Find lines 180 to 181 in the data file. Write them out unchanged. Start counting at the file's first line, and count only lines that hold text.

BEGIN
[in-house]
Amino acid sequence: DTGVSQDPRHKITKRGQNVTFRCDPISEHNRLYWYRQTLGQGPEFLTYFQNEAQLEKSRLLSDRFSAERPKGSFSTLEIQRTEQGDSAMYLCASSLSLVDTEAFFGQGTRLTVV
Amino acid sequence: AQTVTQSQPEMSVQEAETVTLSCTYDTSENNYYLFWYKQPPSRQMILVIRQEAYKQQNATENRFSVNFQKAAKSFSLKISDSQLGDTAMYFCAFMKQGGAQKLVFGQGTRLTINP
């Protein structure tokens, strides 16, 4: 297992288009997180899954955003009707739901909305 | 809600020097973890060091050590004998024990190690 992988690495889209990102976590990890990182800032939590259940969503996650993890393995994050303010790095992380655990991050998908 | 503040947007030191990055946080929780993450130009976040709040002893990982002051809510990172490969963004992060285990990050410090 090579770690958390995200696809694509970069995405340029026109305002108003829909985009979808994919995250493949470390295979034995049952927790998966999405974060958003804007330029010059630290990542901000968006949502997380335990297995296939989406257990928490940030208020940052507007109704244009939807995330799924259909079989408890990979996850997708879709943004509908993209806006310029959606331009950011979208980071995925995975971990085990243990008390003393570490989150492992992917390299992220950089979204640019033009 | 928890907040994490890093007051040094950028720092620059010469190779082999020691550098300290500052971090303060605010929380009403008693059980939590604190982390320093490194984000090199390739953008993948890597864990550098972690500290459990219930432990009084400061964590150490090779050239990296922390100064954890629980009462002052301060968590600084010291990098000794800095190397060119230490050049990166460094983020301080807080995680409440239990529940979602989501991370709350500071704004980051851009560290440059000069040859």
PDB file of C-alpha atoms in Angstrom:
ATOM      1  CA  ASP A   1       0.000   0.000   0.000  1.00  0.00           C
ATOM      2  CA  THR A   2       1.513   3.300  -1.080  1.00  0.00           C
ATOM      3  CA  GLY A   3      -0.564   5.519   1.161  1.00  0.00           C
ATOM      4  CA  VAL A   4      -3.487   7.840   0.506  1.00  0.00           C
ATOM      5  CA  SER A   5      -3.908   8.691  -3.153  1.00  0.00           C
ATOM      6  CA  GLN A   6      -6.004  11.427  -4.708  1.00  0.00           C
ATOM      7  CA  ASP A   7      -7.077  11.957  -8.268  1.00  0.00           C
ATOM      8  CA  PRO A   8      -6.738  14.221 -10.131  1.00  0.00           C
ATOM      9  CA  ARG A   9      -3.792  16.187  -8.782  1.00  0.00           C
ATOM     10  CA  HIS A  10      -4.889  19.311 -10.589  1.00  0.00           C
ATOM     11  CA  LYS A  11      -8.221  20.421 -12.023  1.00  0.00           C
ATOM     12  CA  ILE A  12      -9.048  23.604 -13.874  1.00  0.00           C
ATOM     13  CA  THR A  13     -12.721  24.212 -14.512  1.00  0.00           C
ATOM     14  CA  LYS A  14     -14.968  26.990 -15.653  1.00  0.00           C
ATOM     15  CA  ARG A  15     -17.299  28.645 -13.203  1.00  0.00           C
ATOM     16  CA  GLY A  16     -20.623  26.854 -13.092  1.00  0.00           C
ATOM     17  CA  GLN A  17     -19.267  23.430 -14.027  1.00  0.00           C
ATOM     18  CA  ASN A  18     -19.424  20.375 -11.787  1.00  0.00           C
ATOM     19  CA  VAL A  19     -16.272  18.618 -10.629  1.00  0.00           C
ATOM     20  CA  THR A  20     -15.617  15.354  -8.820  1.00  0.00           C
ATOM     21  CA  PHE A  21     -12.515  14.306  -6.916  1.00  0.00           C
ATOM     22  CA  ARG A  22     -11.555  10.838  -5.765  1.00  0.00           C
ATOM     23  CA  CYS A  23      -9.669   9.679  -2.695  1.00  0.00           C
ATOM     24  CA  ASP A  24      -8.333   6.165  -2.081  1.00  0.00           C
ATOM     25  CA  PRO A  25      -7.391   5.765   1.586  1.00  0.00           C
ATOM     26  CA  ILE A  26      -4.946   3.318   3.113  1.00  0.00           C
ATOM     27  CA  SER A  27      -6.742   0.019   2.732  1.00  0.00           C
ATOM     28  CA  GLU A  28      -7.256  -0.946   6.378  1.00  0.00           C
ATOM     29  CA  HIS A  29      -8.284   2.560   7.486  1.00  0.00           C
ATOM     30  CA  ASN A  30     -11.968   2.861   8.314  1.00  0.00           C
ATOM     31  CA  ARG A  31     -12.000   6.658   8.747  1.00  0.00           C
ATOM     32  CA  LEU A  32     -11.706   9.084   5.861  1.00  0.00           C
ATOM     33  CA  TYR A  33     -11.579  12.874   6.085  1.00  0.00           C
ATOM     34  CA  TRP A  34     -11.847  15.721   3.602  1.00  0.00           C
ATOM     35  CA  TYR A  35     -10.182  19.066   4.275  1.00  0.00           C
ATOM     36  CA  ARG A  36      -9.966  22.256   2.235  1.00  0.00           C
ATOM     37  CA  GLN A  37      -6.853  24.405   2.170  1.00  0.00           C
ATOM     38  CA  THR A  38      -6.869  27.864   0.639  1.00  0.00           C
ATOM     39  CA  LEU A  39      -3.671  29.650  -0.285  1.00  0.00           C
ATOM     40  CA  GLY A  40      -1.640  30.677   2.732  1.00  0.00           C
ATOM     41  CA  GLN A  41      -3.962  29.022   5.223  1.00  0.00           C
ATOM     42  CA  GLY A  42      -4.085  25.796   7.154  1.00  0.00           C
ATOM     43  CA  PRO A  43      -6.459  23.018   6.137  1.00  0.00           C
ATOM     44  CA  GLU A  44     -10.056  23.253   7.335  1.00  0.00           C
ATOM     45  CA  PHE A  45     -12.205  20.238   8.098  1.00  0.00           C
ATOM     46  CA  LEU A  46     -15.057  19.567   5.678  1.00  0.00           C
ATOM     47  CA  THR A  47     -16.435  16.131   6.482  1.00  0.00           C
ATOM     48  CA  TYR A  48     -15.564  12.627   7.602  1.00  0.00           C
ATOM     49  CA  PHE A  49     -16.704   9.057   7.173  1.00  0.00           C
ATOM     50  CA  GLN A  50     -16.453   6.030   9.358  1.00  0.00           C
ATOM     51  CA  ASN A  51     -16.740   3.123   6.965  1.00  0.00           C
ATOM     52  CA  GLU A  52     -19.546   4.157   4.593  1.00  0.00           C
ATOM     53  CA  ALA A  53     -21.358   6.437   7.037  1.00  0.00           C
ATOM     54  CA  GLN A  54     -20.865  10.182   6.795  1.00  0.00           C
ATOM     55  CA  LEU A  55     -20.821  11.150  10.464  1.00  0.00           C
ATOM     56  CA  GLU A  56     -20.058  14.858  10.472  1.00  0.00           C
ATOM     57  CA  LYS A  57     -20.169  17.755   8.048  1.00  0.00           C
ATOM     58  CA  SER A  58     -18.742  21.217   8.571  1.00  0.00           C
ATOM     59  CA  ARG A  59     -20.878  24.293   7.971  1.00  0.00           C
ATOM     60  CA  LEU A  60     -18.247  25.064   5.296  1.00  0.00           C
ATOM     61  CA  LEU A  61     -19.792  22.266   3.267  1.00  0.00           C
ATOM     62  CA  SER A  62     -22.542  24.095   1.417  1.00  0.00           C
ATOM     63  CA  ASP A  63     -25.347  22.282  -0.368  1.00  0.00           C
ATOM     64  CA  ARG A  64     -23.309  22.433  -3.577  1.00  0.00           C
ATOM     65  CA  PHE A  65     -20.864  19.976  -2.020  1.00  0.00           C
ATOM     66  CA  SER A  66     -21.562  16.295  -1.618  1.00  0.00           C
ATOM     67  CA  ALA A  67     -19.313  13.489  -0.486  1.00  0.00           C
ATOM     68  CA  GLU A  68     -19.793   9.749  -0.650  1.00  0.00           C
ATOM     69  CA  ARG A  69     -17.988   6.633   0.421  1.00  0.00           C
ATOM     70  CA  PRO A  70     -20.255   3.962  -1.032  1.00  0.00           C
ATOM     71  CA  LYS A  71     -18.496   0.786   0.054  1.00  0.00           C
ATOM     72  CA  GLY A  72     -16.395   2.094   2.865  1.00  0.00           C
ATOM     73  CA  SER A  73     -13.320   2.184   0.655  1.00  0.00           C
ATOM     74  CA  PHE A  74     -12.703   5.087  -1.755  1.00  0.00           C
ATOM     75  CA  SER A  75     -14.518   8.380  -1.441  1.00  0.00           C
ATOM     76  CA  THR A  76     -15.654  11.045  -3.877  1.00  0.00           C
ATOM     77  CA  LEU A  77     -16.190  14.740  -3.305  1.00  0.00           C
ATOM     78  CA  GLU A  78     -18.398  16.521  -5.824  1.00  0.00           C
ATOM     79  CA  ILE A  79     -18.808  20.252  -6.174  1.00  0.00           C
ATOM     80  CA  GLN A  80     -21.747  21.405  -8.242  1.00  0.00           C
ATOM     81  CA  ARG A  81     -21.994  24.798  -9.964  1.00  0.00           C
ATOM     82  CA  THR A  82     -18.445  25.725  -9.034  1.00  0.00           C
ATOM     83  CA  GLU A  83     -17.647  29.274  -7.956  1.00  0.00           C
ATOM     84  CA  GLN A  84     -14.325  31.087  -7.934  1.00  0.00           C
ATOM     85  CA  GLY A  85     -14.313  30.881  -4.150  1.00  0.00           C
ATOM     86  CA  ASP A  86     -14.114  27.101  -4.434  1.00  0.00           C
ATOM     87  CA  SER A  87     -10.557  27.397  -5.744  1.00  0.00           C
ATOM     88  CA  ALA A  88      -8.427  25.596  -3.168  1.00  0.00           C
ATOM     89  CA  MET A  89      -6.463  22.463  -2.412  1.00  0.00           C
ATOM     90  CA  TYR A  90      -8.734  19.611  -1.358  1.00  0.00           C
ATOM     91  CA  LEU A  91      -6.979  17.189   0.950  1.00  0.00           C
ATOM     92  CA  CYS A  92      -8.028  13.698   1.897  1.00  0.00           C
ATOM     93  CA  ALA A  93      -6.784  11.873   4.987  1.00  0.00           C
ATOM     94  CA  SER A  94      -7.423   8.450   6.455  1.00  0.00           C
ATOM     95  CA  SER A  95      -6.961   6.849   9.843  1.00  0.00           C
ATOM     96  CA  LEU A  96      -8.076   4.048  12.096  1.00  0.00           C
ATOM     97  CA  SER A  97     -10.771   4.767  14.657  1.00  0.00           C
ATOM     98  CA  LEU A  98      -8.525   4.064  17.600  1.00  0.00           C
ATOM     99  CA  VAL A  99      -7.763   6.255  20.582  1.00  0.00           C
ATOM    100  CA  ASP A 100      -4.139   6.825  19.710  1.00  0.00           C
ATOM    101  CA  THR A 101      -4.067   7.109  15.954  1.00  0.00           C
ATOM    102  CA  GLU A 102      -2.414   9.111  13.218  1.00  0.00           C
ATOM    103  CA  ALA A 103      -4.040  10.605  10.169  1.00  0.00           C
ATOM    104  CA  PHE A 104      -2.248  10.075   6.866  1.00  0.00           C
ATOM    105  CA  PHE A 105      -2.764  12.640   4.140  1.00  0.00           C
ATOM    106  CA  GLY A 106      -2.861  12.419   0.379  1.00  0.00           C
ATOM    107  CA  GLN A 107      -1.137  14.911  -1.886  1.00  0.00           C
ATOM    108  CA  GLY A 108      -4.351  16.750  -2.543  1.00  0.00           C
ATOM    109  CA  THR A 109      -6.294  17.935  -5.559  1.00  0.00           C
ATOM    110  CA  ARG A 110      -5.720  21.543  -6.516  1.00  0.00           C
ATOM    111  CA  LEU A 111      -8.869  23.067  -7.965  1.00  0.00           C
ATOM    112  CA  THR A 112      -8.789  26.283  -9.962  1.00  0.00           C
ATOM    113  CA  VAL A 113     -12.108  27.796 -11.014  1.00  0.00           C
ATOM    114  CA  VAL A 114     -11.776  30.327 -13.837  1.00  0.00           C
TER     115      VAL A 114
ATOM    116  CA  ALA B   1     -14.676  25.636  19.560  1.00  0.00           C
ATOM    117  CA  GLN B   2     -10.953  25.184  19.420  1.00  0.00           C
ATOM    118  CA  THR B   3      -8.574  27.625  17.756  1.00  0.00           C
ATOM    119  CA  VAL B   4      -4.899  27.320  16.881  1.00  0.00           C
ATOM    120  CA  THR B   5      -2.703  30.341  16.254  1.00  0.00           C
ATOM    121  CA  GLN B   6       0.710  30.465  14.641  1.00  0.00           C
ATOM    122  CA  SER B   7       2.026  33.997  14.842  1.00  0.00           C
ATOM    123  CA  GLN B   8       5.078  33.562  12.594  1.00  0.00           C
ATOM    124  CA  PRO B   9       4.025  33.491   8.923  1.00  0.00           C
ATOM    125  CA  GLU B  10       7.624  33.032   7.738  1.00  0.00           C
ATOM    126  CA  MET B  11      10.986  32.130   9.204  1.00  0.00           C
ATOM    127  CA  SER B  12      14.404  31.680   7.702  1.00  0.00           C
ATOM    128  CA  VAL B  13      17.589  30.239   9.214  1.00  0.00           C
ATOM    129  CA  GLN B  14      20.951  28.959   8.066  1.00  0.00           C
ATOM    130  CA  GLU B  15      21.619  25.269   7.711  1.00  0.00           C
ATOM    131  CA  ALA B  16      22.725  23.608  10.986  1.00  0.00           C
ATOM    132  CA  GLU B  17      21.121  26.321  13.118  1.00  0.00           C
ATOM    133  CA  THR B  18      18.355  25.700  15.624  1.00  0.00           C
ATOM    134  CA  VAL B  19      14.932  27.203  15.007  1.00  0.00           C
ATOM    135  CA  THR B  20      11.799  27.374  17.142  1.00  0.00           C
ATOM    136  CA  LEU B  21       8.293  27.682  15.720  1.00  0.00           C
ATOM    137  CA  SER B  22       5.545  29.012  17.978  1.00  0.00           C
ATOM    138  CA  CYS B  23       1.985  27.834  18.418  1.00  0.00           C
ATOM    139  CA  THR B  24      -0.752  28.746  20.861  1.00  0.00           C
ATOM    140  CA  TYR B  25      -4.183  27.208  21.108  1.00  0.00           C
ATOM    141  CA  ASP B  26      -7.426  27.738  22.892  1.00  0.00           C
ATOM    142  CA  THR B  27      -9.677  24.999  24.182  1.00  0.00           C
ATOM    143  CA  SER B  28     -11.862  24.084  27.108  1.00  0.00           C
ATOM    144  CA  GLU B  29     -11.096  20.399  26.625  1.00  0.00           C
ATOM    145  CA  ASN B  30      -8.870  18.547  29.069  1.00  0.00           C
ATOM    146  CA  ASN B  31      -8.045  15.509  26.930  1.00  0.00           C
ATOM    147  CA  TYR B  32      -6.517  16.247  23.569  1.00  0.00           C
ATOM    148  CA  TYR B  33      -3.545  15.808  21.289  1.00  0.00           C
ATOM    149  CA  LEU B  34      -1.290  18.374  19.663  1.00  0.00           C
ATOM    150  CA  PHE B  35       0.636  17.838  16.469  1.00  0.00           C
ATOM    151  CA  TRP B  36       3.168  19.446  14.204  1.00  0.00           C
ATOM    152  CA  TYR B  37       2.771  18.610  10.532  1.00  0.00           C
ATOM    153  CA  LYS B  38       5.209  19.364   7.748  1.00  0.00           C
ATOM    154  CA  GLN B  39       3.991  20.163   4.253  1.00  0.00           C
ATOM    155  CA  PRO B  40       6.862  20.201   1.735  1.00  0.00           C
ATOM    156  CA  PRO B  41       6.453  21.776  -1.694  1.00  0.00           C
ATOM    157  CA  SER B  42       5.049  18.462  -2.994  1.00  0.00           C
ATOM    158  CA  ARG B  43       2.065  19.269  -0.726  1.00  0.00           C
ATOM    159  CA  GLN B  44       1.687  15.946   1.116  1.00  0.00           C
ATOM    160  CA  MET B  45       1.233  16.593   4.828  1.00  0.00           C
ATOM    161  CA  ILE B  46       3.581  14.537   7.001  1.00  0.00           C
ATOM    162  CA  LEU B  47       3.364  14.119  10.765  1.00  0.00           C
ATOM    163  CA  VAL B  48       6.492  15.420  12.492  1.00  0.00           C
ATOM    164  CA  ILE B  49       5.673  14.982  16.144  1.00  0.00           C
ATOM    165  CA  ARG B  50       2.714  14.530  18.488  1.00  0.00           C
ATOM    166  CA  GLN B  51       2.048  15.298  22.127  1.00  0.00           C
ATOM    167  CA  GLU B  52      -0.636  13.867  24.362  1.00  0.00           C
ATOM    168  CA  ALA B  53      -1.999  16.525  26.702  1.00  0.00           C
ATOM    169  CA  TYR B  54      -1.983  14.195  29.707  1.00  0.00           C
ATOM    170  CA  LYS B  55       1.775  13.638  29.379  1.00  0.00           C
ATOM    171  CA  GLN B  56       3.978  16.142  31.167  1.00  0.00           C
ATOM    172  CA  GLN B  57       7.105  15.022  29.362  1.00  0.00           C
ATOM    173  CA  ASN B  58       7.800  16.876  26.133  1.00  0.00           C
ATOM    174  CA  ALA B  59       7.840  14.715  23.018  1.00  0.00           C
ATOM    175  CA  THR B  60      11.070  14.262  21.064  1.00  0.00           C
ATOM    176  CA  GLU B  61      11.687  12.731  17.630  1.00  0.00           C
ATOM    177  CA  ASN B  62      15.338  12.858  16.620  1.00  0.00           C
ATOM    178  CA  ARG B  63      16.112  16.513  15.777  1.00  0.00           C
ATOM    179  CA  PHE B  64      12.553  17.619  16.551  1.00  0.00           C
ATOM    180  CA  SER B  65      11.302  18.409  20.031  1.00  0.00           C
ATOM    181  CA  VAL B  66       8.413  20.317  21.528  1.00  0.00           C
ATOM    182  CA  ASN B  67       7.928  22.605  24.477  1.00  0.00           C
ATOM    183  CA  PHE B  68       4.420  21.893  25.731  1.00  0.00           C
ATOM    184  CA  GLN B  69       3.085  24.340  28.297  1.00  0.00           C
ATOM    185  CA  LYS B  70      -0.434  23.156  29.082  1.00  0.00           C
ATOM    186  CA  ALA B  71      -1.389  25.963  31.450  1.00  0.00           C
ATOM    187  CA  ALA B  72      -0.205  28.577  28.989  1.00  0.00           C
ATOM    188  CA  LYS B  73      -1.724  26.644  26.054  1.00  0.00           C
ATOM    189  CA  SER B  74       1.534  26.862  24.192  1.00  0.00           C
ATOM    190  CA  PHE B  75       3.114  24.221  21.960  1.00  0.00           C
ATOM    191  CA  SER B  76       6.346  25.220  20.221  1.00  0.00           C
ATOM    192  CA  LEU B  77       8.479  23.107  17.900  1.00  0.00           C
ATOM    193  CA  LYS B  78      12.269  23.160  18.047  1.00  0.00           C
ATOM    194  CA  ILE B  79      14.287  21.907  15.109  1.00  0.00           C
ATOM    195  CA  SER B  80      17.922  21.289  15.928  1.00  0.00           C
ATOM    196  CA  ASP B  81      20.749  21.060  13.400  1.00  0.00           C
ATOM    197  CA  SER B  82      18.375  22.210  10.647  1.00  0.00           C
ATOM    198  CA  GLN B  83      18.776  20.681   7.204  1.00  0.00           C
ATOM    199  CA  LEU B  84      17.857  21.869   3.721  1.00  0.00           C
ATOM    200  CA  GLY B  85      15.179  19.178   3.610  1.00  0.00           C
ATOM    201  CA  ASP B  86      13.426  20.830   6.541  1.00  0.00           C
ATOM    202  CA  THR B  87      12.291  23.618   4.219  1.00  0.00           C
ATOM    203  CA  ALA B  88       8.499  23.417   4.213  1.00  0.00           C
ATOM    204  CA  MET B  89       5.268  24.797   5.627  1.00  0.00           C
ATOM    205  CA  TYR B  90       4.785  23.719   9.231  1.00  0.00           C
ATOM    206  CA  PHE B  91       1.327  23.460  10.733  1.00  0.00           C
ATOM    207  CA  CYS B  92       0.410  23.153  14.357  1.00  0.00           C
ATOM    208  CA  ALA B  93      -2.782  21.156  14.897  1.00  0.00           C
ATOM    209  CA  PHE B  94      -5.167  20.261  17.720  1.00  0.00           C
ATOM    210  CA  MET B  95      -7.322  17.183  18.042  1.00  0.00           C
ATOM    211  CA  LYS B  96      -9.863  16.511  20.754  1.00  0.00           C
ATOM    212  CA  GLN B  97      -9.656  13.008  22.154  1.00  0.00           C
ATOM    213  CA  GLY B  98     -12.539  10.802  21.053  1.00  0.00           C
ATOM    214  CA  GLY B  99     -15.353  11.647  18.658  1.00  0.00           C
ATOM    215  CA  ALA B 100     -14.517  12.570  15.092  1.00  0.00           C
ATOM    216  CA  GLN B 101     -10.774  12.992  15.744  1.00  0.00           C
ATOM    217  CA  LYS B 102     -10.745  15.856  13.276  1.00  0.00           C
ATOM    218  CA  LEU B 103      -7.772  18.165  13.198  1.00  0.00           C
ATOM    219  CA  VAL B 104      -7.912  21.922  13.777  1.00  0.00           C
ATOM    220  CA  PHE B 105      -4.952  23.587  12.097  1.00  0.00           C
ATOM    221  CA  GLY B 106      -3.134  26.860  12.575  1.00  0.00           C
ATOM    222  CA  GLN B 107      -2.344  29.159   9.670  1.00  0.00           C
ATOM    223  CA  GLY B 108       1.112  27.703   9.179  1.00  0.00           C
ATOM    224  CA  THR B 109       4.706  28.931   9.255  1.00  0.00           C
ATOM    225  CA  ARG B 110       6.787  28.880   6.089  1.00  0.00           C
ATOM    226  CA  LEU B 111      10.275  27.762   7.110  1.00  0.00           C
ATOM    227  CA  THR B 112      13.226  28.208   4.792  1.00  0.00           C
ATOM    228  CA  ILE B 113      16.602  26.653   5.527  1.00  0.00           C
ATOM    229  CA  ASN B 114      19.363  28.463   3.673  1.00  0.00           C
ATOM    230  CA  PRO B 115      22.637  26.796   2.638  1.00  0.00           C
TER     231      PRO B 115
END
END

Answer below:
ATOM    175  CA  THR B  60      11.070  14.262  21.064  1.00  0.00           C
ATOM    176  CA  GLU B  61      11.687  12.731  17.630  1.00  0.00           C